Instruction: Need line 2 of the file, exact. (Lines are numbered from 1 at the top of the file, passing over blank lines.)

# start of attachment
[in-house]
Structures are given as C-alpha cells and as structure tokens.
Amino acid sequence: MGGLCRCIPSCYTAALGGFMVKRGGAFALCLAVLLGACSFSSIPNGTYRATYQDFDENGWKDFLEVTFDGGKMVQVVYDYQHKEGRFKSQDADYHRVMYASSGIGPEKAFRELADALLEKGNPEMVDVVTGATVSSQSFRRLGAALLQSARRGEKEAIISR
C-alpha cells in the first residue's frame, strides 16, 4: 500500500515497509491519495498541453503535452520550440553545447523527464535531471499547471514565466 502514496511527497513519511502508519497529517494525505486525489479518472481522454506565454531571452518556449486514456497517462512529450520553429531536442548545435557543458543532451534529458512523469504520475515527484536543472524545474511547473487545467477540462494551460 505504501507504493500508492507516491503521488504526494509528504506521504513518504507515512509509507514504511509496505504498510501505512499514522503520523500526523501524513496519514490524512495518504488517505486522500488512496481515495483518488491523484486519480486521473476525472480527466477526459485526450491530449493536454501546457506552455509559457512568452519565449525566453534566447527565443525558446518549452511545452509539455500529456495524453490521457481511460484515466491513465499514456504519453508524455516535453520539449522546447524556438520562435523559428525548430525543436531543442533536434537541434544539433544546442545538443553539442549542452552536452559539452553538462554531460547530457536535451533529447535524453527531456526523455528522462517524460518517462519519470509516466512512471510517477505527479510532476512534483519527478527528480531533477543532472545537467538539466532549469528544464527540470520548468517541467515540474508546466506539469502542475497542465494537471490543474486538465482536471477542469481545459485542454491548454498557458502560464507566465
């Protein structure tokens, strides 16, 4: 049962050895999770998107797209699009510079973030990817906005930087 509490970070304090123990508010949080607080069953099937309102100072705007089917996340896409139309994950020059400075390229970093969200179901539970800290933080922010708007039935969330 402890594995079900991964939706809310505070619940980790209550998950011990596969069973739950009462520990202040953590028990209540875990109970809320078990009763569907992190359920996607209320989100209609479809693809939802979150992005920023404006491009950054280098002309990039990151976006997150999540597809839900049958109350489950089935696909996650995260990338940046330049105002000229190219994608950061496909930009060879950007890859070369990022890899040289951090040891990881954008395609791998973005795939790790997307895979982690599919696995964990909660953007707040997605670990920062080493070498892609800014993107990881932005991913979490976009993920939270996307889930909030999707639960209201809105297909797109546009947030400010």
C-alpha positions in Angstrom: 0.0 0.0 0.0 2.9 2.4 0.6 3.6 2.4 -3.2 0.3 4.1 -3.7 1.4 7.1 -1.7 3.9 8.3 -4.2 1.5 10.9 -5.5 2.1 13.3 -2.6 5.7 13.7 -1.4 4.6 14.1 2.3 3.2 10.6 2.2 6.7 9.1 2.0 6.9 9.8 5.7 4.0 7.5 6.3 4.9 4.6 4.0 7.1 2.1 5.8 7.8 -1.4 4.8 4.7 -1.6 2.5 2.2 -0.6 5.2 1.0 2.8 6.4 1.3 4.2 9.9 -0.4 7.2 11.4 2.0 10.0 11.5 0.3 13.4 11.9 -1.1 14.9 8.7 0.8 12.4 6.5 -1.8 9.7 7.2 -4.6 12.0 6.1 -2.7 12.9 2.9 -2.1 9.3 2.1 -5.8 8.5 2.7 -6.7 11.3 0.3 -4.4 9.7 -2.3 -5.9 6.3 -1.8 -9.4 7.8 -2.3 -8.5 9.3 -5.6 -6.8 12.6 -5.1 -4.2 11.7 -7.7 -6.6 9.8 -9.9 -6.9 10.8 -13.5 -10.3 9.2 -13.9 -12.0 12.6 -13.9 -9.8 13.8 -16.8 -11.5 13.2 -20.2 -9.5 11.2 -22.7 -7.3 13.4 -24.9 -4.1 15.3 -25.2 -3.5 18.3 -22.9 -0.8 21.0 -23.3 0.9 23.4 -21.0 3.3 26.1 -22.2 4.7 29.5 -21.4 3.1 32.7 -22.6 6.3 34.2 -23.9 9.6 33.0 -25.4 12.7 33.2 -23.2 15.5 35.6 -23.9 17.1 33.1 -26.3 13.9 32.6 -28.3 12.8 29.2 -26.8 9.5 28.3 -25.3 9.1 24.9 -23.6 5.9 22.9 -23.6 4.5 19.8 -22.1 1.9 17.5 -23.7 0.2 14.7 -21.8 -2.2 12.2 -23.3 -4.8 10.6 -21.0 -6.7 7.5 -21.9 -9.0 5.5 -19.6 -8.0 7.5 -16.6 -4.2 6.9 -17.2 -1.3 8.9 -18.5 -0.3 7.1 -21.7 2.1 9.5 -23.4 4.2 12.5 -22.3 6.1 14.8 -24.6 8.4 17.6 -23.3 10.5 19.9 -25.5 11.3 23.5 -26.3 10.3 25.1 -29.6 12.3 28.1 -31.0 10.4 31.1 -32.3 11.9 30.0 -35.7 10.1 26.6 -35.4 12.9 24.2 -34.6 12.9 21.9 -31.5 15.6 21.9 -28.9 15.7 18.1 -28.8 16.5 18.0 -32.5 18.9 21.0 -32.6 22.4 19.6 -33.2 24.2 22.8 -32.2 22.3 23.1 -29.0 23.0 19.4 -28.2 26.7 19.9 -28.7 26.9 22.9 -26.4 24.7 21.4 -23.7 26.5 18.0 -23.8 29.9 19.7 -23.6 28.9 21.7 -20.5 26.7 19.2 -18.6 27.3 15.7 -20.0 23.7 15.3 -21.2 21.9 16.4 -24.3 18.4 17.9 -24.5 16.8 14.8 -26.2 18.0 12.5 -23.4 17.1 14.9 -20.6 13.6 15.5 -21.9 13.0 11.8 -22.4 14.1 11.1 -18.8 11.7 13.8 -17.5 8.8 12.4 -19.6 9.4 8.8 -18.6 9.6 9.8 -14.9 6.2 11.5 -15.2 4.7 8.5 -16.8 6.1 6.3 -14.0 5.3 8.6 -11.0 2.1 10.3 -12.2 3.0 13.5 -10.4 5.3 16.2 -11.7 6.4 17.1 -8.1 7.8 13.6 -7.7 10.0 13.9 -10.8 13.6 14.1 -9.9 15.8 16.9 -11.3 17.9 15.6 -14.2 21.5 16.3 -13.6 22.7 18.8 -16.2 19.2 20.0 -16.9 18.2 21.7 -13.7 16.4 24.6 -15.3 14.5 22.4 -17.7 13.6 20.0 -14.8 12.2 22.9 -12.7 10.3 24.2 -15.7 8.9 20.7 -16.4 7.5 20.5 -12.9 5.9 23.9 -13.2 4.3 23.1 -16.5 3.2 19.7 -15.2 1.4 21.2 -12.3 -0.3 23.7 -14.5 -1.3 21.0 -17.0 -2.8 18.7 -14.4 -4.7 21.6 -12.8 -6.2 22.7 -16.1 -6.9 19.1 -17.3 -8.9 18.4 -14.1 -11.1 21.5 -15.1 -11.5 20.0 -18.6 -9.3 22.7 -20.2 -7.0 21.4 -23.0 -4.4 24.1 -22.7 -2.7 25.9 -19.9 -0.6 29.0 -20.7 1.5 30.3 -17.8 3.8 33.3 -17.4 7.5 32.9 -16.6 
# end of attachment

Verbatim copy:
Structures are given as C-alpha cells and as structure tokens.